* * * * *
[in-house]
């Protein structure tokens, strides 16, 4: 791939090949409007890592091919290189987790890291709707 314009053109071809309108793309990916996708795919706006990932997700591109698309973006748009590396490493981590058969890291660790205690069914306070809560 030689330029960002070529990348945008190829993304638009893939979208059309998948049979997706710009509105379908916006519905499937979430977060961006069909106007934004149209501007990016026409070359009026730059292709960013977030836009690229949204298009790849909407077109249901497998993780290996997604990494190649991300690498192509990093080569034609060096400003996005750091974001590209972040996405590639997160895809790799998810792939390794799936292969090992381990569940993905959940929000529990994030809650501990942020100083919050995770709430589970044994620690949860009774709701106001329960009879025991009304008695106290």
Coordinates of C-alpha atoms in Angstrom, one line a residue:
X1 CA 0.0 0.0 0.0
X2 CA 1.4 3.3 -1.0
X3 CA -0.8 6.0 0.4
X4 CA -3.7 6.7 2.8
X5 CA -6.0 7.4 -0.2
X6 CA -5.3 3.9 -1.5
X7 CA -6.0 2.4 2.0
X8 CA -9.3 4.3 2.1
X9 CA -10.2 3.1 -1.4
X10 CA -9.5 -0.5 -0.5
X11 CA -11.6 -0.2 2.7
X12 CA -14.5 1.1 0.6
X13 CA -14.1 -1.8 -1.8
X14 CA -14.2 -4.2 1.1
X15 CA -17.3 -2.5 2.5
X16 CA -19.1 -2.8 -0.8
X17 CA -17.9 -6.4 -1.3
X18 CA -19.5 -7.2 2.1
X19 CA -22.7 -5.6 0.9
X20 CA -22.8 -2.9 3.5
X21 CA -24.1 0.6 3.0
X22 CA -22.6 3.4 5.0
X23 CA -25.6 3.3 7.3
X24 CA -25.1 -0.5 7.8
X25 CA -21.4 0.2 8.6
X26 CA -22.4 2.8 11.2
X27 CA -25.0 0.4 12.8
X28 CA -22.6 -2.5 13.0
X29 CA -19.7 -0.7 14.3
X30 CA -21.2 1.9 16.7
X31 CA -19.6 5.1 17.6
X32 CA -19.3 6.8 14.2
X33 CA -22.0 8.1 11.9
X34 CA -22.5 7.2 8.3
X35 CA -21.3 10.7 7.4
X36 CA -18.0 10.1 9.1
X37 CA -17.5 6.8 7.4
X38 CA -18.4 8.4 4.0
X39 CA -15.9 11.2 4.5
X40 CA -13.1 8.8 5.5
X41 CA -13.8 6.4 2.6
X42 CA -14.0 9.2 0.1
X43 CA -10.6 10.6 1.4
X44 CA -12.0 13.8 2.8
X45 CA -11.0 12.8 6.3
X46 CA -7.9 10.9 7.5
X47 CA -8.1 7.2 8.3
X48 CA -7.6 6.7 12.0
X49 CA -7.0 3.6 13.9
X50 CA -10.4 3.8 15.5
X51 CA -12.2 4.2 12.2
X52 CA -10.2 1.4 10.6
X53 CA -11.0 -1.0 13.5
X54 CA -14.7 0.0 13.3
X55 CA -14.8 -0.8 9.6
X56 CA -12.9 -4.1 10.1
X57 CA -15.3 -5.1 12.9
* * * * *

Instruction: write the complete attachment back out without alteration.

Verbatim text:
[in-house]
């Protein structure tokens, strides 16, 4: 791939090949409007890592091919290189987790890291709707 314009053109071809309108793309990916996708795919706006990932997700591109698309973006748009590396490493981590058969890291660790205690069914306070809560 030689330029960002070529990348945008190829993304638009893939979208059309998948049979997706710009509105379908916006519905499937979430977060961006069909106007934004149209501007990016026409070359009026730059292709960013977030836009690229949204298009790849909407077109249901497998993780290996997604990494190649991300690498192509990093080569034609060096400003996005750091974001590209972040996405590639997160895809790799998810792939390794799936292969090992381990569940993905959940929000529990994030809650501990942020100083919050995770709430589970044994620690949860009774709701106001329960009879025991009304008695106290």
Coordinates of C-alpha atoms in Angstrom, one line a residue:
X1 CA 0.0 0.0 0.0
X2 CA 1.4 3.3 -1.0
X3 CA -0.8 6.0 0.4
X4 CA -3.7 6.7 2.8
X5 CA -6.0 7.4 -0.2
X6 CA -5.3 3.9 -1.5
X7 CA -6.0 2.4 2.0
X8 CA -9.3 4.3 2.1
X9 CA -10.2 3.1 -1.4
X10 CA -9.5 -0.5 -0.5
X11 CA -11.6 -0.2 2.7
X12 CA -14.5 1.1 0.6
X13 CA -14.1 -1.8 -1.8
X14 CA -14.2 -4.2 1.1
X15 CA -17.3 -2.5 2.5
X16 CA -19.1 -2.8 -0.8
X17 CA -17.9 -6.4 -1.3
X18 CA -19.5 -7.2 2.1
X19 CA -22.7 -5.6 0.9
X20 CA -22.8 -2.9 3.5
X21 CA -24.1 0.6 3.0
X22 CA -22.6 3.4 5.0
X23 CA -25.6 3.3 7.3
X24 CA -25.1 -0.5 7.8
X25 CA -21.4 0.2 8.6
X26 CA -22.4 2.8 11.2
X27 CA -25.0 0.4 12.8
X28 CA -22.6 -2.5 13.0
X29 CA -19.7 -0.7 14.3
X30 CA -21.2 1.9 16.7
X31 CA -19.6 5.1 17.6
X32 CA -19.3 6.8 14.2
X33 CA -22.0 8.1 11.9
X34 CA -22.5 7.2 8.3
X35 CA -21.3 10.7 7.4
X36 CA -18.0 10.1 9.1
X37 CA -17.5 6.8 7.4
X38 CA -18.4 8.4 4.0
X39 CA -15.9 11.2 4.5
X40 CA -13.1 8.8 5.5
X41 CA -13.8 6.4 2.6
X42 CA -14.0 9.2 0.1
X43 CA -10.6 10.6 1.4
X44 CA -12.0 13.8 2.8
X45 CA -11.0 12.8 6.3
X46 CA -7.9 10.9 7.5
X47 CA -8.1 7.2 8.3
X48 CA -7.6 6.7 12.0
X49 CA -7.0 3.6 13.9
X50 CA -10.4 3.8 15.5
X51 CA -12.2 4.2 12.2
X52 CA -10.2 1.4 10.6
X53 CA -11.0 -1.0 13.5
X54 CA -14.7 0.0 13.3
X55 CA -14.8 -0.8 9.6
X56 CA -12.9 -4.1 10.1
X57 CA -15.3 -5.1 12.9